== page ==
Let $X_n\xrightarrow{P} X$ and $Y_n\xrightarrow{P}Y$, then we have $(X_n,Y_n)\xrightarrow{P}(X,Y)$. In process of proof we have the following: $$ \mathbb{P}(\{||(X_n,Y_n)-(X,Y)||\geqslant\epsilon\})\leqslant\mathbb{P}(\{||X_n-X||+||Y_n-Y||\geqslant\epsilon\})\leqslant\mathbb{P}(\{||X_n-X||\geqslant\epsilon/2\})+\mathbb{P}(\{||Y_n-Y||\geqslant\epsilon/2\}) $$ I don't understand the above inequalities. Could someone explain?


$$\|(X_n, Y_n)-(X,Y)\|=\|(X_n-X, Y_n-Y)\|\le \|X_n-X\|+\|Y_n-Y\|$$ is true by triangle inequality.

Hence $$\|(X_n, Y_n) - (X,Y) \| \ge \epsilon \implies \|X_n-X\|+\|Y_n-Y\| \ge \epsilon$$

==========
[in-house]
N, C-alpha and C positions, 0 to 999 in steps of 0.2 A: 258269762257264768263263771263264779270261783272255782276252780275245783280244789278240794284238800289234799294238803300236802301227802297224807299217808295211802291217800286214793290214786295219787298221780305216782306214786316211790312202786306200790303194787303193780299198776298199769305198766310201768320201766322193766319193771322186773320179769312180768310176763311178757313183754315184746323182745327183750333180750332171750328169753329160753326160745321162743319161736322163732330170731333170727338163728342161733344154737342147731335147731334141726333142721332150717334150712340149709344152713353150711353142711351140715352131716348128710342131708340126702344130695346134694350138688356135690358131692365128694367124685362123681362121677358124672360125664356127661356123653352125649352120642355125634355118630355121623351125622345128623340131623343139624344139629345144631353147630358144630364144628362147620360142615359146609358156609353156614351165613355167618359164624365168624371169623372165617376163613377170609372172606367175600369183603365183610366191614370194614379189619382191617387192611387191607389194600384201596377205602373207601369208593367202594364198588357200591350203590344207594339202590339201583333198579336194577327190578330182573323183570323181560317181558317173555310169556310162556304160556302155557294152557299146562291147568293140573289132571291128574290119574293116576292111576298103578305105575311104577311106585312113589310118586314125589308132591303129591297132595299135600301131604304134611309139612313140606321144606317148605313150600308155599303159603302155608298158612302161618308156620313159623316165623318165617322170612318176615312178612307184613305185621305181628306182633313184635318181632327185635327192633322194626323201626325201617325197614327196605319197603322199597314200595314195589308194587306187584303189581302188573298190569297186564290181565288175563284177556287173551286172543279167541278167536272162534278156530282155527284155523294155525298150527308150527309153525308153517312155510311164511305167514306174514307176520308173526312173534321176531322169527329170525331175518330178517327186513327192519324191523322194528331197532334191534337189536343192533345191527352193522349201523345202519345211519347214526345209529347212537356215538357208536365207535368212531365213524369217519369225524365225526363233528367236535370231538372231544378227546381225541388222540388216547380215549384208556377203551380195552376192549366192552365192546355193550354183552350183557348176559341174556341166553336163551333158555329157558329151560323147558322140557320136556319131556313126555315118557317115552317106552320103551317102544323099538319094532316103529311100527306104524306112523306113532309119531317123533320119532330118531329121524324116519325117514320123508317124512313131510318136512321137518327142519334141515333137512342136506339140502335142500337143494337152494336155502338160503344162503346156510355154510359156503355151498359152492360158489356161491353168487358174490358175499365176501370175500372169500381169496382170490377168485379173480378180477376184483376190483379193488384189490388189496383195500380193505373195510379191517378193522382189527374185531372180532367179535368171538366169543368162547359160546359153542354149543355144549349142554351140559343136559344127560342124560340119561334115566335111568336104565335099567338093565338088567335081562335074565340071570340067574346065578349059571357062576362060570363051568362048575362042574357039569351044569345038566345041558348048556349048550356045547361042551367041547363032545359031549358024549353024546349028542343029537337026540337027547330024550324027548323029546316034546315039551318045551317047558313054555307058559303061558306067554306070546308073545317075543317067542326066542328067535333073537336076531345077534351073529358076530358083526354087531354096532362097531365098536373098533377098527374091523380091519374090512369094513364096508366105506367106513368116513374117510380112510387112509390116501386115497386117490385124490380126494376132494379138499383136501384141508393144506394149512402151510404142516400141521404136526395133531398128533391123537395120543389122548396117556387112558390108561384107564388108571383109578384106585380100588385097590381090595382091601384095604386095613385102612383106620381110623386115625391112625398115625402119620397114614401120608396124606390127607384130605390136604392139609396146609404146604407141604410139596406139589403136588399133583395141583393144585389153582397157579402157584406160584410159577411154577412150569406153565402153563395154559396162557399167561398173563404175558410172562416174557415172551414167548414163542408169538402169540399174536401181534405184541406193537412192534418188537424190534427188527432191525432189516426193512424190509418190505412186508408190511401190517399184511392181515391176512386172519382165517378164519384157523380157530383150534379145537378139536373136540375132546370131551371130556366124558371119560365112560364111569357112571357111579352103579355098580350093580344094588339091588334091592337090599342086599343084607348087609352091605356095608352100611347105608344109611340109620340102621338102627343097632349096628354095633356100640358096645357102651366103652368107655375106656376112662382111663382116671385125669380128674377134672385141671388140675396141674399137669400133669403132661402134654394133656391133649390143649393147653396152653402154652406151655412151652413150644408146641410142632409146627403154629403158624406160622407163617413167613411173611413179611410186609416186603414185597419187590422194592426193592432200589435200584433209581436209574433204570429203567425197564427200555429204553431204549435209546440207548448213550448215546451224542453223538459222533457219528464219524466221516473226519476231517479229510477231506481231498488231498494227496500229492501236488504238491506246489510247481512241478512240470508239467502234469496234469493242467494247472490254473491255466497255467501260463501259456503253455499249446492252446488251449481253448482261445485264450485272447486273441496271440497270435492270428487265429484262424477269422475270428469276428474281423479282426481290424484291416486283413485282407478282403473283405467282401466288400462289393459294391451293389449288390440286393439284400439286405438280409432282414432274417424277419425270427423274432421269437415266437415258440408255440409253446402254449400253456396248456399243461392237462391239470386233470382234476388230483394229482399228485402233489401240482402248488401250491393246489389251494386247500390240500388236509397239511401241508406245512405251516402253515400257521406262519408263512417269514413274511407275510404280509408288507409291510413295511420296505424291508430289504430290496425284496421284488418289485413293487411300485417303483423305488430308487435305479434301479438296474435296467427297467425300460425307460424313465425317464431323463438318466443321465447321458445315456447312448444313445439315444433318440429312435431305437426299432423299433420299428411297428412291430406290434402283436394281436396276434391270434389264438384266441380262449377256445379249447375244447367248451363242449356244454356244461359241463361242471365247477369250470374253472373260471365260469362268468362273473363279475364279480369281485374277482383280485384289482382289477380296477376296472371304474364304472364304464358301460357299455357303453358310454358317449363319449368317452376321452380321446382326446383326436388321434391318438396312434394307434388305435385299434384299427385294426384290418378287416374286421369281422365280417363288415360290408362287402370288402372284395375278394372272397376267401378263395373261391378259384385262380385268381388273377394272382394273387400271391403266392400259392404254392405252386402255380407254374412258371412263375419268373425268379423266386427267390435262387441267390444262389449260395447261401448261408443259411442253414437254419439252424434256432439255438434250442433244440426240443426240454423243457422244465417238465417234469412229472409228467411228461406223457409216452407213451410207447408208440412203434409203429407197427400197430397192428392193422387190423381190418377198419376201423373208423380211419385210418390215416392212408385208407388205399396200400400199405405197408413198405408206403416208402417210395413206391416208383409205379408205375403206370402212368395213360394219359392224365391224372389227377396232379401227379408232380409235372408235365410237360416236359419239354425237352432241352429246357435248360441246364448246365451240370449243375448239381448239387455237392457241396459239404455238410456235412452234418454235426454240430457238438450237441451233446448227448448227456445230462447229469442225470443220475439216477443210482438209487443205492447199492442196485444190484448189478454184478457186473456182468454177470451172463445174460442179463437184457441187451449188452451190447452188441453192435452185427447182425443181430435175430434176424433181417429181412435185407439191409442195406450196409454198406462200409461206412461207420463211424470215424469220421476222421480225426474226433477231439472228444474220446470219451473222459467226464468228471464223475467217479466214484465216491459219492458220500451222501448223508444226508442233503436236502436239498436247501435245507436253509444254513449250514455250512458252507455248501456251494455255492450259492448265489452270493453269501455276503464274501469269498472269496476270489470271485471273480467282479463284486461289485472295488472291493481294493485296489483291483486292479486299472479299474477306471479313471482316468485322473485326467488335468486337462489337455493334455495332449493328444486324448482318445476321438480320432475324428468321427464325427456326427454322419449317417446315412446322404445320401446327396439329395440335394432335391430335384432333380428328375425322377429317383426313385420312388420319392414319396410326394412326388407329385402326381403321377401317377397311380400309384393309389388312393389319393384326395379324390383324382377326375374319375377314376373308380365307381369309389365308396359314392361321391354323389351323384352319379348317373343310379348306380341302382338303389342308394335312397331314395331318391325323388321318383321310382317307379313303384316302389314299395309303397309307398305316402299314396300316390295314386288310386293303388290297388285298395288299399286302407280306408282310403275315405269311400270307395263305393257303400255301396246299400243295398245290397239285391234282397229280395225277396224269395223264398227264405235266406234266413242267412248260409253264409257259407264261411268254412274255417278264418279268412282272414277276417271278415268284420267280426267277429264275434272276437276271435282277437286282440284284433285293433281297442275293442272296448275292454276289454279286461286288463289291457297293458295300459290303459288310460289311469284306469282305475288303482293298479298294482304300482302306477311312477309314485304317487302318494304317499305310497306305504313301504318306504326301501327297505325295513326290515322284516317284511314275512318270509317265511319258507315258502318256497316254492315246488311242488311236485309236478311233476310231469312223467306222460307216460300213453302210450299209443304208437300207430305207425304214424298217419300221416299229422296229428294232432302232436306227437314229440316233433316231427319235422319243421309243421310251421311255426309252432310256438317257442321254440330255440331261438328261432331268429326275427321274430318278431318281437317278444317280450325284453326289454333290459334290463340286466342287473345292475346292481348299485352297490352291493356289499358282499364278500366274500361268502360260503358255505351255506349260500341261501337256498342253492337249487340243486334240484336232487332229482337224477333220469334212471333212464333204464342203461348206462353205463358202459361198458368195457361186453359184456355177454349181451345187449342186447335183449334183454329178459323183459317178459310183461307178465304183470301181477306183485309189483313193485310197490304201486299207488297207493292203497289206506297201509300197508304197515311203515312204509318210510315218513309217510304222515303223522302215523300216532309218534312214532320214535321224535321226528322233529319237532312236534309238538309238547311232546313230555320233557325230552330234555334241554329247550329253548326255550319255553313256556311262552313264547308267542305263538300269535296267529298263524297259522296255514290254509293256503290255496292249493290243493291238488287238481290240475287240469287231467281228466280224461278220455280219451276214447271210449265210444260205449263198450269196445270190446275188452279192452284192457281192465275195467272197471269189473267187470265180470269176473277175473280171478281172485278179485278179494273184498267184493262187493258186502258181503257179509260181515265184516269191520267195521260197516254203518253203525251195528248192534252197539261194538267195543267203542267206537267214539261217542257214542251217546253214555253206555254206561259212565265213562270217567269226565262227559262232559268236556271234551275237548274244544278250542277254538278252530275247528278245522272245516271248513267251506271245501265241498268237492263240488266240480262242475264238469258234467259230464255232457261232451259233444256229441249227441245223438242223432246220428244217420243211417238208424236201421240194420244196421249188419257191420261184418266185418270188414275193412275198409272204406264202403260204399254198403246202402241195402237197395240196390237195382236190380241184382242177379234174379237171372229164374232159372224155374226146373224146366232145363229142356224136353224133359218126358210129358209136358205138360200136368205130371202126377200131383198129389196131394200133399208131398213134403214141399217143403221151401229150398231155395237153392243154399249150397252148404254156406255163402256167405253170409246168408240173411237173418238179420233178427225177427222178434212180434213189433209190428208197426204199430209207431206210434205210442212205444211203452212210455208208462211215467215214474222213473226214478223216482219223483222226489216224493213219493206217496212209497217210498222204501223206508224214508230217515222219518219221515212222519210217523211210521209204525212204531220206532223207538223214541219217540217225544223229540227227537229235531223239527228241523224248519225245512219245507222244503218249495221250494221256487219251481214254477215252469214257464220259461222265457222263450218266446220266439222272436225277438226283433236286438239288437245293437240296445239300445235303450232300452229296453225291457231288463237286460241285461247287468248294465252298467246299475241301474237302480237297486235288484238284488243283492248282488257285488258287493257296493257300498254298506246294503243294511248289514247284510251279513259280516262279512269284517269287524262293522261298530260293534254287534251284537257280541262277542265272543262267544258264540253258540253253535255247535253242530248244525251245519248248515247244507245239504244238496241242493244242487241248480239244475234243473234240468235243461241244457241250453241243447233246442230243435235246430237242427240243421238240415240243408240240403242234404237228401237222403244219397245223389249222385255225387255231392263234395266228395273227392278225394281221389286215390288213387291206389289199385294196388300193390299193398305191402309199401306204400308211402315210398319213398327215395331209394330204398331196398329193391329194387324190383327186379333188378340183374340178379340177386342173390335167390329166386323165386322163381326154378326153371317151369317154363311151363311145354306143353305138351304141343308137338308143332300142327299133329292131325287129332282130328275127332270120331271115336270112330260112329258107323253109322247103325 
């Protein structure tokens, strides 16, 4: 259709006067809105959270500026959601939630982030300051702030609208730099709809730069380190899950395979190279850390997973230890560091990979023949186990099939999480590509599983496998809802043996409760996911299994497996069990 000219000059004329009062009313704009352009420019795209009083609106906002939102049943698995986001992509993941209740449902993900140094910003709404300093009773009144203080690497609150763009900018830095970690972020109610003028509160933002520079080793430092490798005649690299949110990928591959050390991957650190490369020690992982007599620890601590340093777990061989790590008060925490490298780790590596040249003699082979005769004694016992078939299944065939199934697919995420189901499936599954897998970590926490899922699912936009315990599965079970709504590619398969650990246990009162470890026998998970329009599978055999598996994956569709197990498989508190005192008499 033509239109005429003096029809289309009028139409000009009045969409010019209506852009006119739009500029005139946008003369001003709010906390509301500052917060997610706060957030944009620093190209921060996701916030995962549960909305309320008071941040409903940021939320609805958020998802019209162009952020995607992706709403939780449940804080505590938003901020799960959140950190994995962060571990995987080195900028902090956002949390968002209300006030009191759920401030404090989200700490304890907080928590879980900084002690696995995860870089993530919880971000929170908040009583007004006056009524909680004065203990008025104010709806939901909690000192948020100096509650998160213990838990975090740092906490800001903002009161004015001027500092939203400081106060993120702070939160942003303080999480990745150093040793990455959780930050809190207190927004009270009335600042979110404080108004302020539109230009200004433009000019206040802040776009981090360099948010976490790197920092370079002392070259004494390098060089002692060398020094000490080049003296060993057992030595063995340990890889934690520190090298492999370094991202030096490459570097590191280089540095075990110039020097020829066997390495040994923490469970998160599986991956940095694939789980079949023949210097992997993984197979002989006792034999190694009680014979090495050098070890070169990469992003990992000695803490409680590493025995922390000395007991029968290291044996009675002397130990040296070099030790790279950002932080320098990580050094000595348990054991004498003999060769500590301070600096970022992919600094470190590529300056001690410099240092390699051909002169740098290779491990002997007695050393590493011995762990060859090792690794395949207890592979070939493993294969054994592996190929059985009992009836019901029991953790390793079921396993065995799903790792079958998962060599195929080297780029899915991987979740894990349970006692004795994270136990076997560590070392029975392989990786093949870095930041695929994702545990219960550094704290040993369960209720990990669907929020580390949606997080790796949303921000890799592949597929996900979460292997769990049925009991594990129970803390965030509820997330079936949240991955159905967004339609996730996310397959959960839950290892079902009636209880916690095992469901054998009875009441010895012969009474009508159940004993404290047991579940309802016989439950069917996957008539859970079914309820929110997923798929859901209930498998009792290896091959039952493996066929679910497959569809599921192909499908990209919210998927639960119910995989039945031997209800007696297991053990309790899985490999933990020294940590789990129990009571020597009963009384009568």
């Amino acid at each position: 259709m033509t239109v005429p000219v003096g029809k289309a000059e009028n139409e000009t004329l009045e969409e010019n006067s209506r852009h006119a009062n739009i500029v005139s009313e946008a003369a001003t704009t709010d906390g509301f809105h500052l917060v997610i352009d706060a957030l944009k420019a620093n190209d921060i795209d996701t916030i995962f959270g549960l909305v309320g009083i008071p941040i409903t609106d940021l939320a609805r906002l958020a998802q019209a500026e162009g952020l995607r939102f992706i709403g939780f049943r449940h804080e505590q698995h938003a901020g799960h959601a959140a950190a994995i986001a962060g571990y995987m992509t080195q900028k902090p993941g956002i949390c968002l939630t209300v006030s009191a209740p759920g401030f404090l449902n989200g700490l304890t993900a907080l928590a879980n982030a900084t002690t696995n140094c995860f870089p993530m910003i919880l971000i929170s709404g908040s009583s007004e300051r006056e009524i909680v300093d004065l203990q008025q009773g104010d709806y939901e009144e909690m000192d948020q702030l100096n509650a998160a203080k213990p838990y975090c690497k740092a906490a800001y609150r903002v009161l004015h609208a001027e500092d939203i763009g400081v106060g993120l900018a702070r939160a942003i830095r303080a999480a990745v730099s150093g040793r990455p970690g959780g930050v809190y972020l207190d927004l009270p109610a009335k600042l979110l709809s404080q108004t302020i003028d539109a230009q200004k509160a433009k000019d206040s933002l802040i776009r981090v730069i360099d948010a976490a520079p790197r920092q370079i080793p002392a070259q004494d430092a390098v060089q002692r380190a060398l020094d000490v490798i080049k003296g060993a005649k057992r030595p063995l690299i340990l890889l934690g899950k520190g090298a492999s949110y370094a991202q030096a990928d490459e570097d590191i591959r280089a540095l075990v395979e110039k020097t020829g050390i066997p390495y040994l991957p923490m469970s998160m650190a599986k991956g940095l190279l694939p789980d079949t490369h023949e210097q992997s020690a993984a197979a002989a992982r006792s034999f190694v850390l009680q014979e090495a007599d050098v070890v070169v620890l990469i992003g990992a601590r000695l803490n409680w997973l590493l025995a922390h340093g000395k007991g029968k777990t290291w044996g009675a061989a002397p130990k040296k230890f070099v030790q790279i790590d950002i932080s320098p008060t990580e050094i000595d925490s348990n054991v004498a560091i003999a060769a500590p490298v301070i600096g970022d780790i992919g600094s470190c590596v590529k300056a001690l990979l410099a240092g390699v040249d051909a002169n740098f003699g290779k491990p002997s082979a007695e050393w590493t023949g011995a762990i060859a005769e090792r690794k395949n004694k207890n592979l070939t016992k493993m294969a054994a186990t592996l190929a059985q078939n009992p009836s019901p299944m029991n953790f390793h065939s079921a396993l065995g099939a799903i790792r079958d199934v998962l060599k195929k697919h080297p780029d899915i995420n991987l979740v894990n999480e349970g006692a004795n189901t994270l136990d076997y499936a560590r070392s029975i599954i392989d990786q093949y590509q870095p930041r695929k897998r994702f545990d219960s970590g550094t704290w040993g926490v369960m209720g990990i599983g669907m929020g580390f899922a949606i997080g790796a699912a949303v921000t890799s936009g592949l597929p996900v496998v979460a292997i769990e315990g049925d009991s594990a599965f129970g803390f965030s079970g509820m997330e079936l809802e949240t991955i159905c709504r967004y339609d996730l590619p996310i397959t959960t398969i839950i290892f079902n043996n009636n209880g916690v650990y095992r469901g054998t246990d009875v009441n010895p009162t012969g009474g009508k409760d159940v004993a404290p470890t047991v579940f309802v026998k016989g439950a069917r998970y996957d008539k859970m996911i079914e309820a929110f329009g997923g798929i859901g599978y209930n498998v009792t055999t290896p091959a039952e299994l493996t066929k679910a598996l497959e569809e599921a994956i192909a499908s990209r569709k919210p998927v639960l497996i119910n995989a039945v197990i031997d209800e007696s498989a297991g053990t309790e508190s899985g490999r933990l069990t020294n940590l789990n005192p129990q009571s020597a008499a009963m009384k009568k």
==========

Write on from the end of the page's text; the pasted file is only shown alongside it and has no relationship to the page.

which explains the first inequality.

Also, $\|X_n - X\| + \|Y_n - Y\| \ge \epsilon$ implies that $\|X_n - X\| \ge \frac{\epsilon}2$ or $\|Y_n - Y\| \ge \frac{\epsilon}2$. Supppose on the contrary that this is not true, then we have $\|X_n - X\| < \frac{\epsilon}2$ and $\|Y_n - Y\| < \frac{\epsilon}2$ and summing them up would give us a contradiction.

Hence, we just have to use a union bound to get the second inequality.

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